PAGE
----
Cure For Wellness

A + B = F**K

Here we are: it's suddenly June.

The vfx tunnel has been a long and squirmy one this time — an epic five-monther, as opposed to my usual in-and-out crunch-time contracts. Why? A bunch of reasons, but mostly to get the chance to put on my big-boys' supe pants for a change; getting deeply involved in a film, as opposed to cruising across the finish line with a couple of shots to my name.

It's been.... fun, I guess. Different. A learning-curve. An eye-opener. A huge boost to my vfx skillset (I can't wait to comp again, now that I've tasted the other side). But for all those things, it's also been an experience that's given my usual work-life balance quite a solid kicking. No complaints, if I'm being honest. More just a statement of fact: my 2016 has mostly been about a film. There hasn't been the time for much else. (See the above pic for instance - my actual work desk right now. Hell, why not. Does a man really need much more than tequila, Spotify, and a wacom pen to enjoy a long Friday night stuck at his desk?)

Right about now is usually where I bang on about 'hoping it's all been worth it'. This one? As always, hard to tell, looking at it from the limited window us vfx types look out at the bigger motion picture, but it feels like it might be? Who knows. By the time it comes out, the aches in my bones, the slithers in the dark, and the wrap-party hangover will be such a distant memory. But I do think it might be. A unique project to have been part of, a director I've really enjoyed seeing work his craft, and a film whose story and content has taken us all to places of darkness in ways that feel almost.... refreshing... after working so many PG-13 comic book movies.

A little bit of dark-and-evil can be good for you sometimes.

My only regret in all this is the foolish (in hindsight) prediction that there'd be all this time available after hours to pitch a finished manuscript to a pile of literary agents. Nope. Nada.

And that's okay too. What's been interesting is that over the last week, I picked up 'Winners' again for the first time in a few months. And you know what? The extended rest has done us both some good. I've had the chance to read it almost fresh. Sink into it like I'd sink into any other novel. The verdict? Not bad. Still the polish I knew it would need, but far less than it could have been. Hell, I've quite enjoyed reading it. Messy pockets aside, it's got pace. I still like the characters. I don't hate the story. I wanted to continue reading. The only times I groaned were at some of the horrendous typos, and the occasional piece of dialogue-lameness, things that'll be long gone before y'all get your eyeballs anywhere near them.

In short, all good. I'll finish up on the movie soon, and take hold of something I'm not just 'seeing through' : there's a genuine confidence in the book now. After such a solid rest, I know exactly what the book is (and isn't), the positives far outweighing the negatives. I just hope I can capture and infect my upcoming pitch phase with that very same enthusiasm.

Wish me luck. Both with the pitching, and the wrap-party hangover.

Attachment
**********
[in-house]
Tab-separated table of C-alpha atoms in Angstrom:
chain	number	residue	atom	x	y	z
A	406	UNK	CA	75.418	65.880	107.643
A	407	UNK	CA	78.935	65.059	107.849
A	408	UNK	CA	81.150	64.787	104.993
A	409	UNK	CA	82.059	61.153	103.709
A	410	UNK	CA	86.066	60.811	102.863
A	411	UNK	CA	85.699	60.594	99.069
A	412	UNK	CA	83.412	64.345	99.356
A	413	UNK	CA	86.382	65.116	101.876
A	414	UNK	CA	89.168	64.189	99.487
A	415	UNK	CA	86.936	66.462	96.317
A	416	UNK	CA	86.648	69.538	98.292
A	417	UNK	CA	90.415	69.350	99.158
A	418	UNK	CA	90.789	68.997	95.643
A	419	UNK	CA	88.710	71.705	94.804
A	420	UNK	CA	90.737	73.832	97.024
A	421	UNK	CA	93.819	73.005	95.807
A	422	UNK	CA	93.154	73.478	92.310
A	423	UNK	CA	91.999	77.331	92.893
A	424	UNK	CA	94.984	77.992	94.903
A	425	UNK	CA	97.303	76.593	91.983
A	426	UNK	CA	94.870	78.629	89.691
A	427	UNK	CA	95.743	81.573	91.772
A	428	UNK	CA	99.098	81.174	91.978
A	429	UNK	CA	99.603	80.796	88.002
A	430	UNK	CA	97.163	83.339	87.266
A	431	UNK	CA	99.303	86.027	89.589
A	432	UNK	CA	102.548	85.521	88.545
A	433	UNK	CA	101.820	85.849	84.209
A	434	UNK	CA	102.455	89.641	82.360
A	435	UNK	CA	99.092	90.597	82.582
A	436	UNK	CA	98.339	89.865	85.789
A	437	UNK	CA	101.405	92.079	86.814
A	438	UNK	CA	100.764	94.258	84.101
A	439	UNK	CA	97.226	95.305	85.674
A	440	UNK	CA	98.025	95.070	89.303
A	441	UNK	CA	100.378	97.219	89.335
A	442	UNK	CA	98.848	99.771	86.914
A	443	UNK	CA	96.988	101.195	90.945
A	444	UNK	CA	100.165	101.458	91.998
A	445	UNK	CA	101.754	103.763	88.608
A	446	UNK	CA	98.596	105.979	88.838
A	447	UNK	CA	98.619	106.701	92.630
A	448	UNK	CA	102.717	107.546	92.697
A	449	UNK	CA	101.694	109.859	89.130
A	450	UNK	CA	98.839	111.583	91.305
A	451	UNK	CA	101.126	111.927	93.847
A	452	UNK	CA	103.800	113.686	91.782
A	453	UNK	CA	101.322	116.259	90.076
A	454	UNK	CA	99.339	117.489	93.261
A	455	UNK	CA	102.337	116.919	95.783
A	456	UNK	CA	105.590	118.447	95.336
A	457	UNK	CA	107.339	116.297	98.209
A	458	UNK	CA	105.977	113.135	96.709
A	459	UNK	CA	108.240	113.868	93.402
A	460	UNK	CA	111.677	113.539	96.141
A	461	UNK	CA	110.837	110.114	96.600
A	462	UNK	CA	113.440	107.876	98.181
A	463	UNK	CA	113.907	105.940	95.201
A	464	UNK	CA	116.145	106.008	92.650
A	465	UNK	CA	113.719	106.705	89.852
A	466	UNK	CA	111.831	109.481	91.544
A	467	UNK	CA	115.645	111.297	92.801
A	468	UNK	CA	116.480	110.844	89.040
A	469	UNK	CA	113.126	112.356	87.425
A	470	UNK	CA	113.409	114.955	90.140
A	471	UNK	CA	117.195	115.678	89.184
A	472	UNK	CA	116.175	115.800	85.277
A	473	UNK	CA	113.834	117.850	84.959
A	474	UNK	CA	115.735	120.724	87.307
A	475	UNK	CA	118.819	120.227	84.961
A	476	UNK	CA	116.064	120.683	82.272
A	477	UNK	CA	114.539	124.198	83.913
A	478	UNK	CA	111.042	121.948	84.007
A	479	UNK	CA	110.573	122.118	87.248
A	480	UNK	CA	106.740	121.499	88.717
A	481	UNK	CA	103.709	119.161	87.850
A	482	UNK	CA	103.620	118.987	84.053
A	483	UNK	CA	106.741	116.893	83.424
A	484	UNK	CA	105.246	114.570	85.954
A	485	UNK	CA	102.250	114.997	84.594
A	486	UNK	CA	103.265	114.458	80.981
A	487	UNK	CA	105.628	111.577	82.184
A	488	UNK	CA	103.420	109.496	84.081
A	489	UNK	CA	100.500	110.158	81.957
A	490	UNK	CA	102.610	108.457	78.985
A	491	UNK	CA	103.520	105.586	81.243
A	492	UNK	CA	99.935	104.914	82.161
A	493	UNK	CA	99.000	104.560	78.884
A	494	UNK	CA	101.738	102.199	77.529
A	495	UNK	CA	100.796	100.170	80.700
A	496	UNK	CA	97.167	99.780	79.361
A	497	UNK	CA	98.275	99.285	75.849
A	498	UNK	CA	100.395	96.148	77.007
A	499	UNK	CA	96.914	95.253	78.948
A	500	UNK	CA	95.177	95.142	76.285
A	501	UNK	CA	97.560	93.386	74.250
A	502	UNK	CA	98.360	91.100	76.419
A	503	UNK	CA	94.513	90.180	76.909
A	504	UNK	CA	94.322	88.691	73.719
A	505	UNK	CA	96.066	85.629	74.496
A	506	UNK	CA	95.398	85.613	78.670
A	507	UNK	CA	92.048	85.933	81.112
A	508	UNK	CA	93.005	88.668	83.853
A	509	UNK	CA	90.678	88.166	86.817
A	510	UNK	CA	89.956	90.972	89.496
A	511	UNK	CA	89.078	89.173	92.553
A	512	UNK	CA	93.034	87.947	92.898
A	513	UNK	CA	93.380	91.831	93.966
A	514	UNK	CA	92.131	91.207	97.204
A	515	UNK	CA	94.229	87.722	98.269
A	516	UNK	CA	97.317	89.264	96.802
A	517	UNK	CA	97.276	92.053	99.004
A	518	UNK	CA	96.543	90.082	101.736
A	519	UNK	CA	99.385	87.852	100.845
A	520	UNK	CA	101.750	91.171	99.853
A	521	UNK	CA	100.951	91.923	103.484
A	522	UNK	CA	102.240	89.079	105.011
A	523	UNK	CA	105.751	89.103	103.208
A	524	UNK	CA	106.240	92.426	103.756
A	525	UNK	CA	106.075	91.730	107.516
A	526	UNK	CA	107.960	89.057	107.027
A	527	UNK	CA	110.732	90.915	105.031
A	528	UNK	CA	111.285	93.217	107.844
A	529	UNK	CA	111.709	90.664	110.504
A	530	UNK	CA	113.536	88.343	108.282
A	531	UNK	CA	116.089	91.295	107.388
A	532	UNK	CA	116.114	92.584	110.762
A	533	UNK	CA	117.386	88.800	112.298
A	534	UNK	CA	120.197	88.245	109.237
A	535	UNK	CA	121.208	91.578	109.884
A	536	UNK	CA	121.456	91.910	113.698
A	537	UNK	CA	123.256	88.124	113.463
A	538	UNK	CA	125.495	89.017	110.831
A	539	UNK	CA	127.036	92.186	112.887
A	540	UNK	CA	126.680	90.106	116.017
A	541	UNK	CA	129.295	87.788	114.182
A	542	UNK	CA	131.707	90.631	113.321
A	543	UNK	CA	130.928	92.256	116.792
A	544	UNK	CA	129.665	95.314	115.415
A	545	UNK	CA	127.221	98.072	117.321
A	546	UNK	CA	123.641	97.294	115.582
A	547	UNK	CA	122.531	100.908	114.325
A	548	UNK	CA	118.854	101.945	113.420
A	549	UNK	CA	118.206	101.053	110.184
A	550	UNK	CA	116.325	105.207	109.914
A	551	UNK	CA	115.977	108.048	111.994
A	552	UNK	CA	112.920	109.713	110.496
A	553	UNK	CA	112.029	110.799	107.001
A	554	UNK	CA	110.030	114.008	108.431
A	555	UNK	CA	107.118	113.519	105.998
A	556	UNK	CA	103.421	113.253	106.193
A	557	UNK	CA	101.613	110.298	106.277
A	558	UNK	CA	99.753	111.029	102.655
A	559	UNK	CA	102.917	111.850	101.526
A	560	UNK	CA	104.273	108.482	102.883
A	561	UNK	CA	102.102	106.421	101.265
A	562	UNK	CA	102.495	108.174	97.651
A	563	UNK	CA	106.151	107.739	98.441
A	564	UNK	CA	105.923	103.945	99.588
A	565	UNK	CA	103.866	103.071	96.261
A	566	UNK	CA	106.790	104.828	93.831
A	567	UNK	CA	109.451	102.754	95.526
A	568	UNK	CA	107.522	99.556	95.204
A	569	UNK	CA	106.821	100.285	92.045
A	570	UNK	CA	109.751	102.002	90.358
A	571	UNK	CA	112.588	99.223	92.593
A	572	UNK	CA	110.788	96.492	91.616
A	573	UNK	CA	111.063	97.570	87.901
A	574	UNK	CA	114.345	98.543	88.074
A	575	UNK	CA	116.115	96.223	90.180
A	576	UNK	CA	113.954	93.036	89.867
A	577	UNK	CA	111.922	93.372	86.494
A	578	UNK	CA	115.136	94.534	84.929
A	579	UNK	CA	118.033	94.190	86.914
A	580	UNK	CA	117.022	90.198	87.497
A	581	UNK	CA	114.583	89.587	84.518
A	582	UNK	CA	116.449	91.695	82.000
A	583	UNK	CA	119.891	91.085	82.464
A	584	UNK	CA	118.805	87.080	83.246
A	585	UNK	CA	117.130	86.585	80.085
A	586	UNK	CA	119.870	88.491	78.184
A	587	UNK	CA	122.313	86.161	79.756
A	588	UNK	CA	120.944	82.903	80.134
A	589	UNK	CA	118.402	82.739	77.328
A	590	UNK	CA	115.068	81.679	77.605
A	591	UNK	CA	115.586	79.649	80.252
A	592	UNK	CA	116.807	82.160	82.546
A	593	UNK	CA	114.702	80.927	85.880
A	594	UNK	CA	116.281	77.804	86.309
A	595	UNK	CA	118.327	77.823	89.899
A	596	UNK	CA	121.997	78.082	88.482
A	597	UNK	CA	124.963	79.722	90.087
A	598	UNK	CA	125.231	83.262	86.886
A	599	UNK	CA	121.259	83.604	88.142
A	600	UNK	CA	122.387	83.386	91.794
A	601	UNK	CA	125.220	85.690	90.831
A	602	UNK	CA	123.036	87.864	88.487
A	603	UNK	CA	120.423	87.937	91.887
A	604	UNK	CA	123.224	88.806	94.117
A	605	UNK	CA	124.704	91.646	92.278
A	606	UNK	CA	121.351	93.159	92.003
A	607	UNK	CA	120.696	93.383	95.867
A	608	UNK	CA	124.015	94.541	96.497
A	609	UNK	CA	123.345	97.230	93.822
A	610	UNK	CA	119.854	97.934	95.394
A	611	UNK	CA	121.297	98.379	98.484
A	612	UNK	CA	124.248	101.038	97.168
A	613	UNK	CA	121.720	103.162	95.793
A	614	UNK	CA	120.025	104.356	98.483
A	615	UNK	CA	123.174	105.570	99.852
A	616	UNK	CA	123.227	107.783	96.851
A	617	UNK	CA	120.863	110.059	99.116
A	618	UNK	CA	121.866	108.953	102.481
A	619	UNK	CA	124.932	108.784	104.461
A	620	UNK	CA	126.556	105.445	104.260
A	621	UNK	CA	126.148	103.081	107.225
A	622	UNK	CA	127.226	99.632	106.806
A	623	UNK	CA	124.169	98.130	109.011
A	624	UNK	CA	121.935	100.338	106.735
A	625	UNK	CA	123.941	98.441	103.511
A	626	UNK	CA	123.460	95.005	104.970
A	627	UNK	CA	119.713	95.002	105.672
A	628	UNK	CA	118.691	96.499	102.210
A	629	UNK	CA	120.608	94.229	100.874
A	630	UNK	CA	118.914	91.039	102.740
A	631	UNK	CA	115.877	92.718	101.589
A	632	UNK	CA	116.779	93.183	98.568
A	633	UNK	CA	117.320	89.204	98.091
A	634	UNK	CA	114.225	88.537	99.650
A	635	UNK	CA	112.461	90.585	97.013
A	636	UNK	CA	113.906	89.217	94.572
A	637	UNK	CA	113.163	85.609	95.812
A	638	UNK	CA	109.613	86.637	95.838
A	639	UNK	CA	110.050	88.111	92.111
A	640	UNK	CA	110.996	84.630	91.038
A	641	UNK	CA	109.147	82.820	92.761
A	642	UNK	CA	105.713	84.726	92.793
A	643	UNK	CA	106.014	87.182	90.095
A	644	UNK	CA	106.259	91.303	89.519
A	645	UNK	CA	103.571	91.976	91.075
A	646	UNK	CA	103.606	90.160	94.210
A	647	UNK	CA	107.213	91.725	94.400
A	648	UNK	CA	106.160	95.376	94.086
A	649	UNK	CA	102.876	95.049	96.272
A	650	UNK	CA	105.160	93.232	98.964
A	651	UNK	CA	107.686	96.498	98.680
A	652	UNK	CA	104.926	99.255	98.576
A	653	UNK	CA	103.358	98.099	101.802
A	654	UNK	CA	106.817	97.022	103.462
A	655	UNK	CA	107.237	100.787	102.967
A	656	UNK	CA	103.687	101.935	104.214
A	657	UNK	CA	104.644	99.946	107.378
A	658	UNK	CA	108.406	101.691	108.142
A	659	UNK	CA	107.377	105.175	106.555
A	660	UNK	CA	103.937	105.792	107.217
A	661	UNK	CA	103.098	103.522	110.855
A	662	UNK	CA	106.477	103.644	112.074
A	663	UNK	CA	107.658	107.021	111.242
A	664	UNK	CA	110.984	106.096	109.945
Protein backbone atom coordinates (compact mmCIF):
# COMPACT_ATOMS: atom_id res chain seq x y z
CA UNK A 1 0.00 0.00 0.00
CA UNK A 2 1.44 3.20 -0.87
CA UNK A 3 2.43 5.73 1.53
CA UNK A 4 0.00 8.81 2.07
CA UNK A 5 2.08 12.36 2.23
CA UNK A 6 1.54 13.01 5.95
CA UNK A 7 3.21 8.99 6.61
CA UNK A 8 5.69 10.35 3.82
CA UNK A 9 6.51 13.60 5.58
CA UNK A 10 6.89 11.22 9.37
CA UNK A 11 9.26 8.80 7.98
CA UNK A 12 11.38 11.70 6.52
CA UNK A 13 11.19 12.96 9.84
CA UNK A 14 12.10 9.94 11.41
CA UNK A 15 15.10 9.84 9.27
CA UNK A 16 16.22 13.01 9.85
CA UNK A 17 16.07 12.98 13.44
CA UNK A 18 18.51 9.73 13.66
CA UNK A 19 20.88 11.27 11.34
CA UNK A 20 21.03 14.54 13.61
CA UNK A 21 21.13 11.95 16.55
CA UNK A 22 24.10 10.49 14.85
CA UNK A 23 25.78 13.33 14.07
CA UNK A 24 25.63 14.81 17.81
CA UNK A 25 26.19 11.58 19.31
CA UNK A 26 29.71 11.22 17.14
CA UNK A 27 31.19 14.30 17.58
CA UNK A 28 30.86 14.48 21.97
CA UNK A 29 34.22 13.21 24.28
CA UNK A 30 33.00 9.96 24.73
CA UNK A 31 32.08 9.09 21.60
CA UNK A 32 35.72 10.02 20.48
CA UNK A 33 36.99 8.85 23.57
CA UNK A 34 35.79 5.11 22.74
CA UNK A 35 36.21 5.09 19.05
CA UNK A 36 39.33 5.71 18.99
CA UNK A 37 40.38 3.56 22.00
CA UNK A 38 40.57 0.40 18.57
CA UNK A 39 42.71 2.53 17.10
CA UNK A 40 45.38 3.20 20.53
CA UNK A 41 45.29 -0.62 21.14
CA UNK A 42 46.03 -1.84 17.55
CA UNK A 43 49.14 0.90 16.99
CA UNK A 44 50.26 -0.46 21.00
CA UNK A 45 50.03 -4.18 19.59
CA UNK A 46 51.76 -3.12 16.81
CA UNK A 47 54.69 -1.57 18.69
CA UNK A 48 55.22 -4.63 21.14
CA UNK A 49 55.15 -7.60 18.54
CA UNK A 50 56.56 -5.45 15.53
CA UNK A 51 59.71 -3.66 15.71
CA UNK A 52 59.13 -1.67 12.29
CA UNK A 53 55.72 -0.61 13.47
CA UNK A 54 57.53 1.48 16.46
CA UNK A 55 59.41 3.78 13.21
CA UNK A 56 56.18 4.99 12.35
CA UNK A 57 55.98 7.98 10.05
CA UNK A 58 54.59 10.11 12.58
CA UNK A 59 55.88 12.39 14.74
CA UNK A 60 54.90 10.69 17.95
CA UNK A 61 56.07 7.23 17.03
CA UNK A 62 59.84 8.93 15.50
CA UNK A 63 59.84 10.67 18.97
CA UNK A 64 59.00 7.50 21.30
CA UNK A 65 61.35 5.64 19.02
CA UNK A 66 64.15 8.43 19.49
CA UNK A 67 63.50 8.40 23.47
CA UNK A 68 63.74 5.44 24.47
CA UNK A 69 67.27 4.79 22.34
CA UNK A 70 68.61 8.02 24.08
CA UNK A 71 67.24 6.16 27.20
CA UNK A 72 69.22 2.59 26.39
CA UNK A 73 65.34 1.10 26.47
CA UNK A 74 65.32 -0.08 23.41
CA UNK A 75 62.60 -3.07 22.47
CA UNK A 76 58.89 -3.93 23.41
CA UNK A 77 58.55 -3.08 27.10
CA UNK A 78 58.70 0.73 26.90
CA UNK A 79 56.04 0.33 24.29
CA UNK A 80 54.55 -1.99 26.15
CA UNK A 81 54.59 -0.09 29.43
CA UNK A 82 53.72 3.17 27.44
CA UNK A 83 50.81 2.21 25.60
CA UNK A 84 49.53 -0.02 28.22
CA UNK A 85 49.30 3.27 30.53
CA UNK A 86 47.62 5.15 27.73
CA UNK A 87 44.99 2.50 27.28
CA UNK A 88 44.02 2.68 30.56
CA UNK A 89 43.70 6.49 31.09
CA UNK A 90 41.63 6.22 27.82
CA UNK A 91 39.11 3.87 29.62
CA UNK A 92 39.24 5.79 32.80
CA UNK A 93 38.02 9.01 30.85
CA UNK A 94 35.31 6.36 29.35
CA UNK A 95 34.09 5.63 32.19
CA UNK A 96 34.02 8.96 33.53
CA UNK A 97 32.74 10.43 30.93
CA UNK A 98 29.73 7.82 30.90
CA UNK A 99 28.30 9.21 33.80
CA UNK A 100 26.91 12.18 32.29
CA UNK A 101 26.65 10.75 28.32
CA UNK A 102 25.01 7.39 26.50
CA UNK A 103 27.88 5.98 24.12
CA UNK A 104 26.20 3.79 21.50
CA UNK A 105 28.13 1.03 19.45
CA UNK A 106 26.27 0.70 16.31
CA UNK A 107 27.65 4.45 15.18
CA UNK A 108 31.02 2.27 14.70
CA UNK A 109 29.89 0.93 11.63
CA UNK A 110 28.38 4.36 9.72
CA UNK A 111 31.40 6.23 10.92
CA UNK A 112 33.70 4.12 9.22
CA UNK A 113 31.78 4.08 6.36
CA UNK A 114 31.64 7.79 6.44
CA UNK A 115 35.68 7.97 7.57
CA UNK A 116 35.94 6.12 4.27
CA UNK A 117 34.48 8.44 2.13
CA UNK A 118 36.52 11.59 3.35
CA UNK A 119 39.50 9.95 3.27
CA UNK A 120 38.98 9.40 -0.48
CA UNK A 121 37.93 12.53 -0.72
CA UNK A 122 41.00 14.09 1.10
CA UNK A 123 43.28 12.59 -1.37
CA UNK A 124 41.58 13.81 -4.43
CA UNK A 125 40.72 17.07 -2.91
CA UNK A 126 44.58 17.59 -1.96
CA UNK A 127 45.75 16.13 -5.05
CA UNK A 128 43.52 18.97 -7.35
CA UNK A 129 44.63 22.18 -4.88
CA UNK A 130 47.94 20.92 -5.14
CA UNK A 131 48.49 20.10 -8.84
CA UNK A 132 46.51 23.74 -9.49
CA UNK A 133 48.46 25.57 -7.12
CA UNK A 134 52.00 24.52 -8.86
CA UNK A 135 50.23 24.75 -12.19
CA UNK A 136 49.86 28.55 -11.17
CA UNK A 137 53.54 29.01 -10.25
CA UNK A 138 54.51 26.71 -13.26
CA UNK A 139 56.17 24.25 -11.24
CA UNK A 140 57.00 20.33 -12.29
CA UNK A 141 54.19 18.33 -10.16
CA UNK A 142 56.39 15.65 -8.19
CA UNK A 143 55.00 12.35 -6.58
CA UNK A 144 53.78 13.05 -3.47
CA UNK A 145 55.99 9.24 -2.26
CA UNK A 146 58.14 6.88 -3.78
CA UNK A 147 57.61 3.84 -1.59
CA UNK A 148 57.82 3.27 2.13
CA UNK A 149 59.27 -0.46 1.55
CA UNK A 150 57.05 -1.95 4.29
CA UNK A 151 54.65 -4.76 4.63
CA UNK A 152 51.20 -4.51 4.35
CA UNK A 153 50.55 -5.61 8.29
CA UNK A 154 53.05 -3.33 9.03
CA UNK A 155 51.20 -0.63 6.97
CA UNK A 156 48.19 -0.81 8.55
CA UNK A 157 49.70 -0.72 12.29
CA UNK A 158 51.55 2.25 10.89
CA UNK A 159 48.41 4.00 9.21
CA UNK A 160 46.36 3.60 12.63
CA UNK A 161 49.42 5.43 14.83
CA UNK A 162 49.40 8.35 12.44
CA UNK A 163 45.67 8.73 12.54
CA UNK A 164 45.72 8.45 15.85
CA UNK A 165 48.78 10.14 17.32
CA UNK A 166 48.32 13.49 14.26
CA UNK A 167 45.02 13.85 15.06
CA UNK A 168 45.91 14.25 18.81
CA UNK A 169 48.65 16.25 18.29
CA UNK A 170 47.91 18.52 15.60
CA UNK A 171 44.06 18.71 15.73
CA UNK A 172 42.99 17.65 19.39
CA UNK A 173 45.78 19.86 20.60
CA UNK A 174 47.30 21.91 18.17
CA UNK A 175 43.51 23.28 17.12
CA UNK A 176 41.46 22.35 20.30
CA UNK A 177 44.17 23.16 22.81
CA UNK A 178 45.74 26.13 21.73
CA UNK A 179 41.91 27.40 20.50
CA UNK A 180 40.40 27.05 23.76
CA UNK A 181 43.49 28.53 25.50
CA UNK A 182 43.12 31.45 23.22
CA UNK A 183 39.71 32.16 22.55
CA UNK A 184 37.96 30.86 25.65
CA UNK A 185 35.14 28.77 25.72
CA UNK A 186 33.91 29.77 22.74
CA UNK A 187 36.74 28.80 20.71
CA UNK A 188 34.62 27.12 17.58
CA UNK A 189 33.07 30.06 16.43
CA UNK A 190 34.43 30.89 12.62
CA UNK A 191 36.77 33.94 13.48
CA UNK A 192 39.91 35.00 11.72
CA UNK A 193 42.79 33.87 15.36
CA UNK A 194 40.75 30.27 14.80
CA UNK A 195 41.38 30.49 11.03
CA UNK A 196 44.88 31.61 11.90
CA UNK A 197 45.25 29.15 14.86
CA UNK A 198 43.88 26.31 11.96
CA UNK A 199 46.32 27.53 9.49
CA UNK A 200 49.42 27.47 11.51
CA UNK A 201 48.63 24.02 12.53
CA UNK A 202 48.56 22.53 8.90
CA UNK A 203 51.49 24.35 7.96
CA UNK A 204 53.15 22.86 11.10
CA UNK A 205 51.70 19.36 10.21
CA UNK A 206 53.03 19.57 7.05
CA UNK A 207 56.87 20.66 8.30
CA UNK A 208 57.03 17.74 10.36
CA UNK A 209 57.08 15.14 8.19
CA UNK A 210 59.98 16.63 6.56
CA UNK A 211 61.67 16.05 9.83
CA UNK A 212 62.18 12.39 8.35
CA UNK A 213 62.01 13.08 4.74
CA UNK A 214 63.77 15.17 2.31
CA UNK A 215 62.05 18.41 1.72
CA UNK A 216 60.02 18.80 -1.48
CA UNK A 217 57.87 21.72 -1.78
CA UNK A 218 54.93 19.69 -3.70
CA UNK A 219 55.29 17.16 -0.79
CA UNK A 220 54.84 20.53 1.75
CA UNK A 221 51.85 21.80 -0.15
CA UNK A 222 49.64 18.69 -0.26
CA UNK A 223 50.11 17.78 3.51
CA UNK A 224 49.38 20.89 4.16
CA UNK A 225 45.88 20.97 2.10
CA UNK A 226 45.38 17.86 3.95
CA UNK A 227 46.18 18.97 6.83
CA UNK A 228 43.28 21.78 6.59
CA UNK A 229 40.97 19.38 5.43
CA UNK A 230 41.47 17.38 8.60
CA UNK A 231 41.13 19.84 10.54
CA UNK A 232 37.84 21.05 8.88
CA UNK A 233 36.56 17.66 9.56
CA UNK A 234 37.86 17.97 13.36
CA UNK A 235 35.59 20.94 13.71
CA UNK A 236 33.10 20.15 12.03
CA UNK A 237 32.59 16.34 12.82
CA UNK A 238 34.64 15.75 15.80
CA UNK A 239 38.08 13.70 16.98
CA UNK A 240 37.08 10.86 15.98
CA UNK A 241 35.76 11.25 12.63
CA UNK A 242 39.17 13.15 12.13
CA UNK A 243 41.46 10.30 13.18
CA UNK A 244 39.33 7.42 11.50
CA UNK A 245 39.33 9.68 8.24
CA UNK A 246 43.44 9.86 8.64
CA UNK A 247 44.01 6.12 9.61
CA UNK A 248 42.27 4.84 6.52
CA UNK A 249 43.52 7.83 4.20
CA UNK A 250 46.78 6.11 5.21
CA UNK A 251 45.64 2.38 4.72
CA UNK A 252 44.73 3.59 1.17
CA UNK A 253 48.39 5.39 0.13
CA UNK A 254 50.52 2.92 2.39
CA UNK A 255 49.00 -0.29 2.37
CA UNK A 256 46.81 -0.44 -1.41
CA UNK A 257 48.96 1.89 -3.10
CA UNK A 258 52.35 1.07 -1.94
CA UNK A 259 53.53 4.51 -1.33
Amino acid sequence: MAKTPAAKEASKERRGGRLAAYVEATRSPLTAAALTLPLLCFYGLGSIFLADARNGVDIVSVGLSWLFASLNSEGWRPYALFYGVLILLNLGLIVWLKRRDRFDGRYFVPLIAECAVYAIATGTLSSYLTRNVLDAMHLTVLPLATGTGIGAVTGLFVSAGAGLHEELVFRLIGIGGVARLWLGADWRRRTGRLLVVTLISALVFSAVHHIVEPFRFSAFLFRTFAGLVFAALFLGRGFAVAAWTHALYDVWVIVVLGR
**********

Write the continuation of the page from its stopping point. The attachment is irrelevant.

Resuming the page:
'Winners' : done deal

You heard me right.
I think I've finished my second book, Winners.

Well, 'finished' is a tough call to make at this point, so how about: 'finished... enough...'?

Oh, who am I kidding; there'll be more work on it, especially once the querying gets going. But for now—minor moppings-up and a grammar/punctuation pass aside—I'm pretty happy with where it's at. Time to let it settle, give it and my brain a rest from one another, and to start throwing the first 10000 words in front of the right pairs of professional eye-balls.

So what's next?

Funny you should ask. I thought I'd be moving on to this great and crazy idea that'd been percolating in the back of my head for years, however it looks as though fate has other plans.

All it took was one of those long walks home, on a day where I'd (okay, I'm going to let you in on a personal secret here) set my Spotify app not to broadcast what I was listening to, just so I could play (and enjoy, with great shame) the soundtrack from Frozen, and suddenly, a fresh story materialised into my head. By the time Elsa belted the final strains of 'Let It Go', I had the bare bones of a story tapped furiously into, where it's since become the thing I've thought about and fleshed-out during every foot-commute since.

The book is tentatively called Beth & Stevie, and it's a different kind of love story.

I'm hesitant in saying too much more about it yet. Just know that I'm just as excited about it as I was at the beginning of Winners, and despite it being very early days, can't wait to start smashing out drafts. Until then, I've got a serious amount of reading to do. Where my last two books have been very much the product of personal history and imagination, while this is still true, there's a serious research component involved this time should I ever want to bring the outline to any respectful, three-dimensional life.

More on that later.

For now, you might have also noticed that the ol' vanity domain looks a little different. Take a look around, marvel at the wonders of WYSIWYG/shortcode template editing tools in 2016, and make sure you're all signed up to the all new mailing-list. (Not sure what I'm doing with this yet, though likely just very occasional updates if/when something amazing starts moving with one of the manuscripts.)